Yes, positively. We can claim that there is a lack of money and dynamics, but the fundamental question remains – how the funds should be spent. For instance, accusations, which are being thrown constantly during the Eastern Partnership Civil Society Forum, concern not the funds themselves, but the uncontrolled spending process, frequently not bringing the perspective of association and membership any closer. The Union actions in the East are similar to those in Tunisia, Morocco or Egypt: diversification of financing local elites, in order to buy certain privileges and ensure the Union’s presence in the region in the hope that, in time, it will bring modernization and stabilization of the rule of law and democratic standards. In reality, the Union was strengthening status quo without enforcing Annual Action Plans. After all, that’s what the European Union was for – to give money in order to let the countries modernize themselves through various projects, right?

No doubt there are several worthy projects, for example strengthening border control procedures – one of the flagship initiatives of the Eastern Partnership. It is a vital element of introducing visa-free traffic through visa regime liberalisation. The aim is not only stopping smuggling, which is a problem. It must be understood what individual projects are for, because the effects will be strengthening sovereignty of each state in the region.

Moreover, and it is crucial, these countries do not cooperate among them. In Soviet times, all roads led to Moscow: communication routes, telecommunication channels, air traffic. In fact, the Partnership programme shall induce to regional cooperation as far as the local authorities allow.

Except Armenia and Azerbaijan…

Yes, their governments do not come along. Nevertheless, the majority start to think in a regional context, like Georgia, Azerbaijan, Moldova and Ukraine. Some countries share the Black See or through roads in Slovakia or Poland, others – similar concepts concerning energy security, air traffic, developing trade and investments. These factors additionally set them against their slightly averse northern neighbour.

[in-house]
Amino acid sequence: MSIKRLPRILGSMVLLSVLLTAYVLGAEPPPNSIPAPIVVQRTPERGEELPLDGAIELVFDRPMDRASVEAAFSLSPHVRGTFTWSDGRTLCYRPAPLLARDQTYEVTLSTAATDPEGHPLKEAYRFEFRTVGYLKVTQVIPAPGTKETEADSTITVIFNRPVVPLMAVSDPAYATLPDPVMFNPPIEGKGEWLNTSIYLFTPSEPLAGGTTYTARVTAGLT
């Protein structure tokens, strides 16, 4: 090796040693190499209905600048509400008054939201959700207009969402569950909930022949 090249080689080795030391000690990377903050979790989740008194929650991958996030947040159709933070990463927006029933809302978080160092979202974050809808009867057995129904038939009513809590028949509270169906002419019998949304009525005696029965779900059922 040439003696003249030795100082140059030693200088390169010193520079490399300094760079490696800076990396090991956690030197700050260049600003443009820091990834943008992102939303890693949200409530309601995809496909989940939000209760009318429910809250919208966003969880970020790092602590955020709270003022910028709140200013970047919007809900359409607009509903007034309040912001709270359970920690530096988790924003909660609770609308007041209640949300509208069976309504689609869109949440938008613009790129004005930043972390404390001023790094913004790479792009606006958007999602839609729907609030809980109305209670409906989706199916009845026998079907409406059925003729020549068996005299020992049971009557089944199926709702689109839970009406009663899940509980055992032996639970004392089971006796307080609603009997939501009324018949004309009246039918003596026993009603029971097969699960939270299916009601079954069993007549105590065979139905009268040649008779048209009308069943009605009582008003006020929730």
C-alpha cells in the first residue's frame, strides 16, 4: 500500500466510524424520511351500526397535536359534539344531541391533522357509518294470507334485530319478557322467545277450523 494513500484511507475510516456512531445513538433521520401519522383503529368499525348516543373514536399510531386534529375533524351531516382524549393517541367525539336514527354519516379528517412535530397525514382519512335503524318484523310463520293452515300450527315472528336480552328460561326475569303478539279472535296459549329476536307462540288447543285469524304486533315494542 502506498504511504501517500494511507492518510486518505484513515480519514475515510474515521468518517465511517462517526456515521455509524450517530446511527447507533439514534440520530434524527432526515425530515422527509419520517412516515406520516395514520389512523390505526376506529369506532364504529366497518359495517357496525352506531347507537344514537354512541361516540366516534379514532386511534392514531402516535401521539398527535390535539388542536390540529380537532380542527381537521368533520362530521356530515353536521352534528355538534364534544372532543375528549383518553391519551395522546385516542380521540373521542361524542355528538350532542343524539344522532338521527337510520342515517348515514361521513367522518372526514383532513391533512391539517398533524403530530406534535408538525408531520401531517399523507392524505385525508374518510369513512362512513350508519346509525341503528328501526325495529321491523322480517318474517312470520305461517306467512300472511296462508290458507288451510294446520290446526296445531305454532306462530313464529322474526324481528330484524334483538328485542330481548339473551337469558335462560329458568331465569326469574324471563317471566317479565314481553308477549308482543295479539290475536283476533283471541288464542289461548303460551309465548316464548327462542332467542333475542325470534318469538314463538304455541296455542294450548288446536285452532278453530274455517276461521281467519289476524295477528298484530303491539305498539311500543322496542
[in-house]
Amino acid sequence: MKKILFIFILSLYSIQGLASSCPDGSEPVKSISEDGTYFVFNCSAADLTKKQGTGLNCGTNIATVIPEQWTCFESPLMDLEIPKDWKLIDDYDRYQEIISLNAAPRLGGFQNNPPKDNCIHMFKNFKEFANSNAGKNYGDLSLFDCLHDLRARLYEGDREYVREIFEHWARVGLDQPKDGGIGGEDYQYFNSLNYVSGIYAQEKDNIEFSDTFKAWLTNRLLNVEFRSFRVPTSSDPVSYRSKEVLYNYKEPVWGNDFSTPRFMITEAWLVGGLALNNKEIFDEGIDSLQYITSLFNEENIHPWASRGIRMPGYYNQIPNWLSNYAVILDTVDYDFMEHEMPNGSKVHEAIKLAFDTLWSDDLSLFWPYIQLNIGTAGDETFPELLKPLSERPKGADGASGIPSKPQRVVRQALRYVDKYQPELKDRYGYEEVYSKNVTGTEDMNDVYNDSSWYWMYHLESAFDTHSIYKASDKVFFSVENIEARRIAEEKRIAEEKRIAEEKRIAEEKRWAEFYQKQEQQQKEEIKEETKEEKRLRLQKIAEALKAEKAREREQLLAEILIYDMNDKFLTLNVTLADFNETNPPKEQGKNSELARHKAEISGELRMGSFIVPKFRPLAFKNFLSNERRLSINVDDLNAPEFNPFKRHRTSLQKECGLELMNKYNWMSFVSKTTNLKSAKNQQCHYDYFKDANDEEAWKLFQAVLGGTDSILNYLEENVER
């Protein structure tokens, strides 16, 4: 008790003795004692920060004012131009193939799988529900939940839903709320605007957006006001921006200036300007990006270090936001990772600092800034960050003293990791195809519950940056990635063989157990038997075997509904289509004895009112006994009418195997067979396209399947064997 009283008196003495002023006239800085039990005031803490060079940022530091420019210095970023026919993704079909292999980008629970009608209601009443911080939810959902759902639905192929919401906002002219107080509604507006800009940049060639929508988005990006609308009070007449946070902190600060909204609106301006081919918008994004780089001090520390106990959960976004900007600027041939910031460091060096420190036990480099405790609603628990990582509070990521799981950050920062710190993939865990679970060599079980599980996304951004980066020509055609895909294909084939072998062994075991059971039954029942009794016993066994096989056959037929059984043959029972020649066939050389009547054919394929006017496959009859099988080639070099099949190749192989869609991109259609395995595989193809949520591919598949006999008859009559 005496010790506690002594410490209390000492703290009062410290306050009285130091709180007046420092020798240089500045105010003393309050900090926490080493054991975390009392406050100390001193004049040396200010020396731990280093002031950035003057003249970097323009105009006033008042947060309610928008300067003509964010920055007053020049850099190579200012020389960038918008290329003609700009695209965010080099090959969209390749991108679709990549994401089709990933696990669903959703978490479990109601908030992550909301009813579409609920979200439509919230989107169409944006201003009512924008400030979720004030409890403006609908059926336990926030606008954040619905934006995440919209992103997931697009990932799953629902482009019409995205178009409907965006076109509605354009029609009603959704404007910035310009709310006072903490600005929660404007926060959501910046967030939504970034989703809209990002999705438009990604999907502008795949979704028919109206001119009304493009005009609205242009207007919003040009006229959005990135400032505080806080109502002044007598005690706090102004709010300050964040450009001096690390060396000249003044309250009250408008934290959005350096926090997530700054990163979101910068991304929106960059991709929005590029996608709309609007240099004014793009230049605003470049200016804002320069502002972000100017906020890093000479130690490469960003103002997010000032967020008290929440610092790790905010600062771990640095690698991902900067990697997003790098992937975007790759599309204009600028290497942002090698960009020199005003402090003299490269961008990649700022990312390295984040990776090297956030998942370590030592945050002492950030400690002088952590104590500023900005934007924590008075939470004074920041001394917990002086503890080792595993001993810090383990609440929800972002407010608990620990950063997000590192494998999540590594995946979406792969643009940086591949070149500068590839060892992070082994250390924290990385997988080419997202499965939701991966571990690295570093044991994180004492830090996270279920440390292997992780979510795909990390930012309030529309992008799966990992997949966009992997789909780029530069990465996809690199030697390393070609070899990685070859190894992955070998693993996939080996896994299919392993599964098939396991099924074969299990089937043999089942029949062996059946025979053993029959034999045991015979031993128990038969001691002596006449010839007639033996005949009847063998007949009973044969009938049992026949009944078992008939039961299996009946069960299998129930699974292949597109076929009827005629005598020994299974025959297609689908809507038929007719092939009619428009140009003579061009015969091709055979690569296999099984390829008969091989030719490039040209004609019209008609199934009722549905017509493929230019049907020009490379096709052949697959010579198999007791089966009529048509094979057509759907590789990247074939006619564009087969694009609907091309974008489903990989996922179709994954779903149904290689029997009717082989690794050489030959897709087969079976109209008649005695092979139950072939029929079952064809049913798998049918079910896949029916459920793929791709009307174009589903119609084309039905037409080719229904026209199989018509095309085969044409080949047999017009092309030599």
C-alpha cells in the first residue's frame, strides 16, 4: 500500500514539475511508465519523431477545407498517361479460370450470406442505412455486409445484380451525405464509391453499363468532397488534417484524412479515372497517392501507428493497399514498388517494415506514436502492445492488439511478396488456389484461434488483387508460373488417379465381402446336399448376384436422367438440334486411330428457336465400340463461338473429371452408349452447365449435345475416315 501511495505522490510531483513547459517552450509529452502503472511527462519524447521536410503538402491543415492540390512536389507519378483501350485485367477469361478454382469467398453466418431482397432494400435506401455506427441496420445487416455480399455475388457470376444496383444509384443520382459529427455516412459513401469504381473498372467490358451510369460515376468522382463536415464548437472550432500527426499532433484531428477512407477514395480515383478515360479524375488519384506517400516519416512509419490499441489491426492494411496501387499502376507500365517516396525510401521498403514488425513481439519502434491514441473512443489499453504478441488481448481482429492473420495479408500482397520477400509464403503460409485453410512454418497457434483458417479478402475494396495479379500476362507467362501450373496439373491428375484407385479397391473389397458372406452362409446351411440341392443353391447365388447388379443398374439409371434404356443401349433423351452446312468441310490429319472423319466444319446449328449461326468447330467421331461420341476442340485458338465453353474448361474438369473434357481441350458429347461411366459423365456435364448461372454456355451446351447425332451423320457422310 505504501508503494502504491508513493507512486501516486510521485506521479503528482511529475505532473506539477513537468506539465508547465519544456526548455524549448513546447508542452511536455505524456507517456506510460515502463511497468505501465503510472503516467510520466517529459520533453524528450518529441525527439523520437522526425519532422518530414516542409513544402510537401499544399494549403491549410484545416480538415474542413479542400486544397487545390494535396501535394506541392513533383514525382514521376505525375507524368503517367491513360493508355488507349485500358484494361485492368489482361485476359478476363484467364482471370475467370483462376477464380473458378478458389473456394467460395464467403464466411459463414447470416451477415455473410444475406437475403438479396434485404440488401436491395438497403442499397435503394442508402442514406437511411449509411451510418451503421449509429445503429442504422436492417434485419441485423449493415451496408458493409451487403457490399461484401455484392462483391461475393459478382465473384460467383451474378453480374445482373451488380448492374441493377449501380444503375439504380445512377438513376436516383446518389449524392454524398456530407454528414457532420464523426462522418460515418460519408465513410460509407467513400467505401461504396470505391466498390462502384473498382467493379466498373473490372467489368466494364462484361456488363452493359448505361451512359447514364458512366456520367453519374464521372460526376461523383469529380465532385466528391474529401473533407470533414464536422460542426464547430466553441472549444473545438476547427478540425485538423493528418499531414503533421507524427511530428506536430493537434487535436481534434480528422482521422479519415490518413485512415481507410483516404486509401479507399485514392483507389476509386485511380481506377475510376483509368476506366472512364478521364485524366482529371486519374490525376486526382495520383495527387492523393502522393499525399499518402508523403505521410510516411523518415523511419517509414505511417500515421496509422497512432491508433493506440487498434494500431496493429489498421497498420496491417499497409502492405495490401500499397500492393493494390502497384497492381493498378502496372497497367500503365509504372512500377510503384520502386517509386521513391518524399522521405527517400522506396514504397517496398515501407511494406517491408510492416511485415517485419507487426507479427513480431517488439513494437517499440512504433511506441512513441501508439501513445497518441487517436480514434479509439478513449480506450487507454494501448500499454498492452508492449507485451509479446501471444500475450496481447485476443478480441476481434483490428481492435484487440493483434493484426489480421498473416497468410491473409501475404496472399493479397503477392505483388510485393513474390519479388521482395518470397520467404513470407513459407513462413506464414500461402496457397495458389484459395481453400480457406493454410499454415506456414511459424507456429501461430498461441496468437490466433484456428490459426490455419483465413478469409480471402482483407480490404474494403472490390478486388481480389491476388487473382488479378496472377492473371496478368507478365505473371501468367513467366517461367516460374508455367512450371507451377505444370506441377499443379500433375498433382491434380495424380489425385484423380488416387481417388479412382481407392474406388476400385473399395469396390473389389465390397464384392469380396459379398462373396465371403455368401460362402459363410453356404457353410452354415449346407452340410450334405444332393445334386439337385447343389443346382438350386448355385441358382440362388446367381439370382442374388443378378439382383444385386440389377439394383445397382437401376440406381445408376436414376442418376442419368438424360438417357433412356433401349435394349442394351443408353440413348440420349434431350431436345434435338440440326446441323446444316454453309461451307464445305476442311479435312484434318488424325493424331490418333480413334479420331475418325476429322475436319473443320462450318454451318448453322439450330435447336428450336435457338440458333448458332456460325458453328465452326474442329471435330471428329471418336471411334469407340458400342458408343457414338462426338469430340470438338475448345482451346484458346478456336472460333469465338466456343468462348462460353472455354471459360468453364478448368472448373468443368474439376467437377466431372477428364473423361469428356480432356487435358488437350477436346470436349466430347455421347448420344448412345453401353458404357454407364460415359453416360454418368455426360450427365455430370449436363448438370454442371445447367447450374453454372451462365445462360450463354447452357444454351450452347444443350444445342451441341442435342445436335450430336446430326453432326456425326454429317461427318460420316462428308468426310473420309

There was no such cooperation among these countries before?

The collaboration existed in individual industry sectors, controlled by a Moscow ‘planner’ – there were no such links among the USSR republics. Lately, independent and sovereign states have emerged, and it is very important that they build regional relationship in all sectors.

But maybe such countries’ collaboration is only the Union’s vision? In reality, there is not much action.

Yes, it is true – not much. But, with the Union presenting initiatives, there is a growing conviction that it serves everyone in the region.

There was the Black Sea Synergy – did it work?

No, just as the German initiative Central Asia Strategy, it died a natural death due to the lack of interest. However, within the frame of the Eastern Partnership, government delegations from all countries from the region – including Belarus – and with participation of – it is significant – observers of the Civil Society Forum, meet at the sectorial summits, a.o. in Brussels, where peaceful, pragmatic talks over actual issues and ways of solving them – with much needed help from the Union – take place. For instance, a project concerning railway and road connections between Ukraine and Belarus will be launched. Such modernization is necessary, even if the state of democracy and political cooperation of the involved countries does not appeal to us.

It means, among other things, building Klaipeda-Odessa route, which is a joint action of, for example, Belarus and Ukraine.

Many projects are debated, and it is vital that the direction of the initiatives is towards other partners, not Moscow alone. Trade exchange increases, so does the intensity of all types of relationships, and that’s how it starts. Later, no more governmental initiatives will be needed – only entrepreneurs and good projects.

It is obvious that countries join projects stimulating their industry. And yet, what about another dimension of the Eastern Partnership – democracy, transparency, human rights?

Here we have a worse situation. All in the context of this late statement, which stirred everything around….

What statement?

The June statement concerning neighbourhood policy, which the European Commission has been working on. Everyone was trying to reach conclusions regarding events in North Africa. In its countries, there is a similar situation – for decades money has been flowing without preconditions and the elites were being bribed, within the Direct Budgetary Support, in order to make them supportive to the European Union’s presence in their countries. Here comes the rule ‘more for more’ – the more you reform, the more aid funds you can receive. But it also means ‘less for less’ – the less you do, the less you get. This rule is functioning in Belarusian situation – the aid is cut when Minsk increases its oppressiveness.

 The second part of the interview with Eugeniusz Smolar will appear next week.

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Łukasz Grajewski

Socjolog, absolwent Studium Europy Wschodniej UW. Pracował w administracji publicznej, aktywny w trzecim sektorze (Fundacja Wspólna Europa, Polska Fundacja im. Roberta Schumana, Inicjatywa Wolna Białoruś). Autor licznych publikacji o Europie Wschodniej w polskich mediach.

Contact: [email protected]